By Koren Wetmore |
In the pediatric bone marrow transplant clinic, pharmacist Janel Boyle’s past and present collide.
She drifts past young patients—many of them infants and toddlers—and notes their beaming smiles and balding heads. Her gaze shifts to the parents, their expressions tense but hopeful.
The scene reminds her of her childhood, of time she spent in the hospital visiting her sister, Jenny, who at age 2 was diagnosed with acute promyelocytic leukemia. Boyle fights back tears as she recalls Jenny’s suffering both during and long after years of chemotherapy and radiation treatments. Although her sister survived the cancer, she continues to this day to endure the side effects caused by the very drugs used to treat her disease.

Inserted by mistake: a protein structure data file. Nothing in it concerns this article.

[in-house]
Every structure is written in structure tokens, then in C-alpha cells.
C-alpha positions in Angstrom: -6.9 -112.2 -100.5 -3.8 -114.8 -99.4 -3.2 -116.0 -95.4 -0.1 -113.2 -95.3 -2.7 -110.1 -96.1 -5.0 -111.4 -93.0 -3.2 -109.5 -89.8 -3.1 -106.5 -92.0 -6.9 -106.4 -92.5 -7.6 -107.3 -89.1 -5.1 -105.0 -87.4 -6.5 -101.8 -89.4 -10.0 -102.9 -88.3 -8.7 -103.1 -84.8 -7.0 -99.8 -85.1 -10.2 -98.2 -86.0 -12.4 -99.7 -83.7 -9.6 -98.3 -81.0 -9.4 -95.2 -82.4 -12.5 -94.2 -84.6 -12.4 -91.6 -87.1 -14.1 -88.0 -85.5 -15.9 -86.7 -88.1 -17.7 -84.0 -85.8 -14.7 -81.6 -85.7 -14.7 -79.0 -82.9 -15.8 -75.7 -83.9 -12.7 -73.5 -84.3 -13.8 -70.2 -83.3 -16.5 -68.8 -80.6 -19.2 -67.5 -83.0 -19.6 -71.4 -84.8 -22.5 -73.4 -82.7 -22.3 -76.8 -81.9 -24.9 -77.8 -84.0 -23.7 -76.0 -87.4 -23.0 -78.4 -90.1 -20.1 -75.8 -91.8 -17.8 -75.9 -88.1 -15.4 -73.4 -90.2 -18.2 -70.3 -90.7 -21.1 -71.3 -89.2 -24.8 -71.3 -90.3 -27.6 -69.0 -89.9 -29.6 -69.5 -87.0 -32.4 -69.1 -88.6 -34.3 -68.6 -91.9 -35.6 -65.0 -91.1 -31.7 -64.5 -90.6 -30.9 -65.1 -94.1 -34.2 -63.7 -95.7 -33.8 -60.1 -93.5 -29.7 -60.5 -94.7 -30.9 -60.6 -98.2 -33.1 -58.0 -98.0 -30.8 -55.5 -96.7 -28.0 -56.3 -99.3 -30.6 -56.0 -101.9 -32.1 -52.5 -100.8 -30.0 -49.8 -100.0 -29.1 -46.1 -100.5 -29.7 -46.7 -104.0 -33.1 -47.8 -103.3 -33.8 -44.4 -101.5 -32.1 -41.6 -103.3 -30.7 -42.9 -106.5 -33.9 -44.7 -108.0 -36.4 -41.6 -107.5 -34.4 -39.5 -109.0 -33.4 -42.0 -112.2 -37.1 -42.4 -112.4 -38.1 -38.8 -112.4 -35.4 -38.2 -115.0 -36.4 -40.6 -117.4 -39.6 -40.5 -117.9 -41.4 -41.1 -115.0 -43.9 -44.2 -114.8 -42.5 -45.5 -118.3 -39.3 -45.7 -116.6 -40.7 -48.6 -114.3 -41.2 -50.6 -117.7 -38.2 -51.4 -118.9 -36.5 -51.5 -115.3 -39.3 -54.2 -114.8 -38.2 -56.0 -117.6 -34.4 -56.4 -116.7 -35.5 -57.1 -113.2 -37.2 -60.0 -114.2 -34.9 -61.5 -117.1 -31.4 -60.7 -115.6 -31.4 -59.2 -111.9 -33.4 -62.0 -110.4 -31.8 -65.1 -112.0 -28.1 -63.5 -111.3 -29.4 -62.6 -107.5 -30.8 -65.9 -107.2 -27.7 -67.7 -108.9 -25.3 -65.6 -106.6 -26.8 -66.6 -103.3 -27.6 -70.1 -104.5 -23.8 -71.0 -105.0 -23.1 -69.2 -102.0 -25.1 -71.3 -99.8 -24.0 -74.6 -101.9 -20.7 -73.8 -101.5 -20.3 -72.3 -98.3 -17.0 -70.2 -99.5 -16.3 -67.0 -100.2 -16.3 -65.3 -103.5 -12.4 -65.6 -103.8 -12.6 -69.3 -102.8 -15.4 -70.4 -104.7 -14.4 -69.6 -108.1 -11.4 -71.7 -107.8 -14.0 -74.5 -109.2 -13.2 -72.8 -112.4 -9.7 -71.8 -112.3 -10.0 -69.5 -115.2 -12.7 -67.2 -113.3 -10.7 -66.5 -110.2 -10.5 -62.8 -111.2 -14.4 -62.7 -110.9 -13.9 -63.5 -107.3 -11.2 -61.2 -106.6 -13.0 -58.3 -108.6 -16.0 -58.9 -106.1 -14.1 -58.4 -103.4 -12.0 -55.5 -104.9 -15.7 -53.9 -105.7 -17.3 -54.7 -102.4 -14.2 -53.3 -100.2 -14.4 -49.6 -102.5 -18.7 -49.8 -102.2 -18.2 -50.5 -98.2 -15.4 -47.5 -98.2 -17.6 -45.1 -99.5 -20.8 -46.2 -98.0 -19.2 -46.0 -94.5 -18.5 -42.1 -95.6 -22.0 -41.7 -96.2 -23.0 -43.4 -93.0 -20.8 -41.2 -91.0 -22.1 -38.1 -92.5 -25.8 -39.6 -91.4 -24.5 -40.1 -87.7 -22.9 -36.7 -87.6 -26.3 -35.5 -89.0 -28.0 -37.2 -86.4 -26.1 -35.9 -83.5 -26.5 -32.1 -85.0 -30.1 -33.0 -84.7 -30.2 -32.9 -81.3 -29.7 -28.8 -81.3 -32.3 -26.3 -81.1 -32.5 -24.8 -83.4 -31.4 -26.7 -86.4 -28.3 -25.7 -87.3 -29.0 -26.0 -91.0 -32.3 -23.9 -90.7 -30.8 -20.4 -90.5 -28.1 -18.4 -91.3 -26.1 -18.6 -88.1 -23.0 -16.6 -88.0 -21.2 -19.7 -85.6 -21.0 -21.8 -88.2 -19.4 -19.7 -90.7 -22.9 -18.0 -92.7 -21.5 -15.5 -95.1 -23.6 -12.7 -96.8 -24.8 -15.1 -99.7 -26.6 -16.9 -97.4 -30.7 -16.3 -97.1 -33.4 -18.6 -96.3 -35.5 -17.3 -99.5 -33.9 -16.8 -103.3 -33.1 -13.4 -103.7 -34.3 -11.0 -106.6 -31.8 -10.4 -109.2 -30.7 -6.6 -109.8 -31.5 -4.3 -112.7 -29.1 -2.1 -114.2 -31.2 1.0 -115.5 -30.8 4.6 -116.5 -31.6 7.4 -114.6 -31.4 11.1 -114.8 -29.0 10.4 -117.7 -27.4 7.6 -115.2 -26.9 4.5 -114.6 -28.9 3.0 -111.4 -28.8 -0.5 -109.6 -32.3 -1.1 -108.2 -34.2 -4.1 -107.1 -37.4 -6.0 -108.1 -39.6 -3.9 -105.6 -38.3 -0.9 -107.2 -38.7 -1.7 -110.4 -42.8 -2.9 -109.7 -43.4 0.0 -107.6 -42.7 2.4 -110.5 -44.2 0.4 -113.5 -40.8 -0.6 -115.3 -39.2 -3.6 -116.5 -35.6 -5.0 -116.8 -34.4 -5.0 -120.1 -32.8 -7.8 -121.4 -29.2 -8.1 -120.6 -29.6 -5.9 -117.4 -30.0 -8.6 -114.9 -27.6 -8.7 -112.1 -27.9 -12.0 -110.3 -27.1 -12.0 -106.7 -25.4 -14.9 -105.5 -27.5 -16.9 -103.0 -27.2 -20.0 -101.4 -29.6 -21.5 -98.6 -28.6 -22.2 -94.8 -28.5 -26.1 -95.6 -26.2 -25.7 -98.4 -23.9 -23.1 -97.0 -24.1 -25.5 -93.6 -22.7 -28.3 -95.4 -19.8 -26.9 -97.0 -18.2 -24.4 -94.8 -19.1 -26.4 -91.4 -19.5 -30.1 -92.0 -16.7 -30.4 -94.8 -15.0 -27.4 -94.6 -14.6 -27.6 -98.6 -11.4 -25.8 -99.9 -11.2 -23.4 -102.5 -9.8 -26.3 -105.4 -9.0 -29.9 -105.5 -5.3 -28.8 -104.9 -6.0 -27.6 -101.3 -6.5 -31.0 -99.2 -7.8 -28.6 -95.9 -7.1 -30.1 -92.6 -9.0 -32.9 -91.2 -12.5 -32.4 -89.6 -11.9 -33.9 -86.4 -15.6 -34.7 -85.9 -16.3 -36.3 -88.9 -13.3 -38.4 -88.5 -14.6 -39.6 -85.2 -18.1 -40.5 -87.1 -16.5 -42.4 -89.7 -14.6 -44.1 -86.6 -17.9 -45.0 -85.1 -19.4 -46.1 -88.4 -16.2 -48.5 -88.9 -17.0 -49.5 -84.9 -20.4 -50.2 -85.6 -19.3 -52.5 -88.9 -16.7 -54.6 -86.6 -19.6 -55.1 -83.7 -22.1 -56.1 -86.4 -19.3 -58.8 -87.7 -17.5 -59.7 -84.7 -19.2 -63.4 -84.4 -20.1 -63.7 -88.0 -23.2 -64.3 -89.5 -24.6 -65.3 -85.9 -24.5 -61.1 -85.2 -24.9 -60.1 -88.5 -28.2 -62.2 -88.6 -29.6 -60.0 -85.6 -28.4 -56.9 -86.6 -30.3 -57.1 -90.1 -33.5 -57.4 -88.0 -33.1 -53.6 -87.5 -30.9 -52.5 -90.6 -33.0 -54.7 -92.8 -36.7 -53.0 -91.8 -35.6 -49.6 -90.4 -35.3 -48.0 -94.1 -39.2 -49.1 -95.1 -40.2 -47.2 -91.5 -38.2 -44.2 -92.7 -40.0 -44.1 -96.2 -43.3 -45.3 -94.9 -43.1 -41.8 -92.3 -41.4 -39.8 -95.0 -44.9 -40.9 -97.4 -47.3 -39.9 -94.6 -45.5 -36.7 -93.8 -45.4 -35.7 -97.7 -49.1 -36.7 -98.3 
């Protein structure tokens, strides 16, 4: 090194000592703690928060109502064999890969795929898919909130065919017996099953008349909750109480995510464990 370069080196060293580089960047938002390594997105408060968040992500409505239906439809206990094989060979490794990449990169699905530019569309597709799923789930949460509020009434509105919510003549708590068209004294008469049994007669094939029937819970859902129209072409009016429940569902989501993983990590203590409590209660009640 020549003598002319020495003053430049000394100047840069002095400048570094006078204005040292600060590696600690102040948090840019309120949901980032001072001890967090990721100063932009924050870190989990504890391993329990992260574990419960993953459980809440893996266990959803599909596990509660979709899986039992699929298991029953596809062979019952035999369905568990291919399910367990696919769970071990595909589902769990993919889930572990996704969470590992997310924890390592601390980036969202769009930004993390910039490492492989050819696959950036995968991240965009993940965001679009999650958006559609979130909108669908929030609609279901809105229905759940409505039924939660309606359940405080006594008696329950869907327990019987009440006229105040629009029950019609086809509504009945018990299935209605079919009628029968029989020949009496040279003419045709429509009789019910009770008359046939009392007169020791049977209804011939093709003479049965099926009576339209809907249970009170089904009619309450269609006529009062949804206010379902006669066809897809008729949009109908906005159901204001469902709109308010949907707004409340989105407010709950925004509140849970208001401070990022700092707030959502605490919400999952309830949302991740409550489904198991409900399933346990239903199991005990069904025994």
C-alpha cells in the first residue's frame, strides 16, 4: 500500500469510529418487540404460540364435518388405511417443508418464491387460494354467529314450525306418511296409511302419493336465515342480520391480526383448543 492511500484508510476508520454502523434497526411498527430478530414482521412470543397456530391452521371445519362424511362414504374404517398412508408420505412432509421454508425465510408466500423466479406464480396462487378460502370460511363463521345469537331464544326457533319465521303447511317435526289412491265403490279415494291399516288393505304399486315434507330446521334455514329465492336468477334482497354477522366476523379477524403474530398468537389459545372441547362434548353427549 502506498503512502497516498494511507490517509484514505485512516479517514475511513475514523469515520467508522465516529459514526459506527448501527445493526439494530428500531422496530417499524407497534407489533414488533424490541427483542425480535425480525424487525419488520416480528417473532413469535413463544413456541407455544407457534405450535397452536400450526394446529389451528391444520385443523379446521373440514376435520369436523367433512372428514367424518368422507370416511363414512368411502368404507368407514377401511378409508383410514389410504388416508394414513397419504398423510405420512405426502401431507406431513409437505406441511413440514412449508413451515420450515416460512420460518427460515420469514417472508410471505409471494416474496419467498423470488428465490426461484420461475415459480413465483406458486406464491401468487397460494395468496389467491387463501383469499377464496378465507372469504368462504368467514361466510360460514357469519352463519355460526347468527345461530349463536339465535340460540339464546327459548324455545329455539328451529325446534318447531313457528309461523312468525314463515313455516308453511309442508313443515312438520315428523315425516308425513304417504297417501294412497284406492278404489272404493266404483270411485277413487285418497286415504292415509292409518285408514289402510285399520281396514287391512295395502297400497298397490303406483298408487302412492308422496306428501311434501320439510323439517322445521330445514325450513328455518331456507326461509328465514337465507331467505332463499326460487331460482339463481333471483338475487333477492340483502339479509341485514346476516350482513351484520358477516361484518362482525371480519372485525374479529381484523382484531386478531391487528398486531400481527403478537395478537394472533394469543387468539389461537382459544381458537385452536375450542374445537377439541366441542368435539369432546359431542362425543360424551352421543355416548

“Jenny developed metabolic syndrome, thyroid cancer, and cognitive issues. Even simple things, such as learning to balance her checkbook, were difficult,” says Boyle, an assistant professor of clinical pharmacy and a translational scientist at UC San Francisco. “So, for me, the goal isn’t just that patients survive, but also making sure they get the right dose as a child, so they don’t pay a lifelong consequence…
Published in UC San Francisco Magazine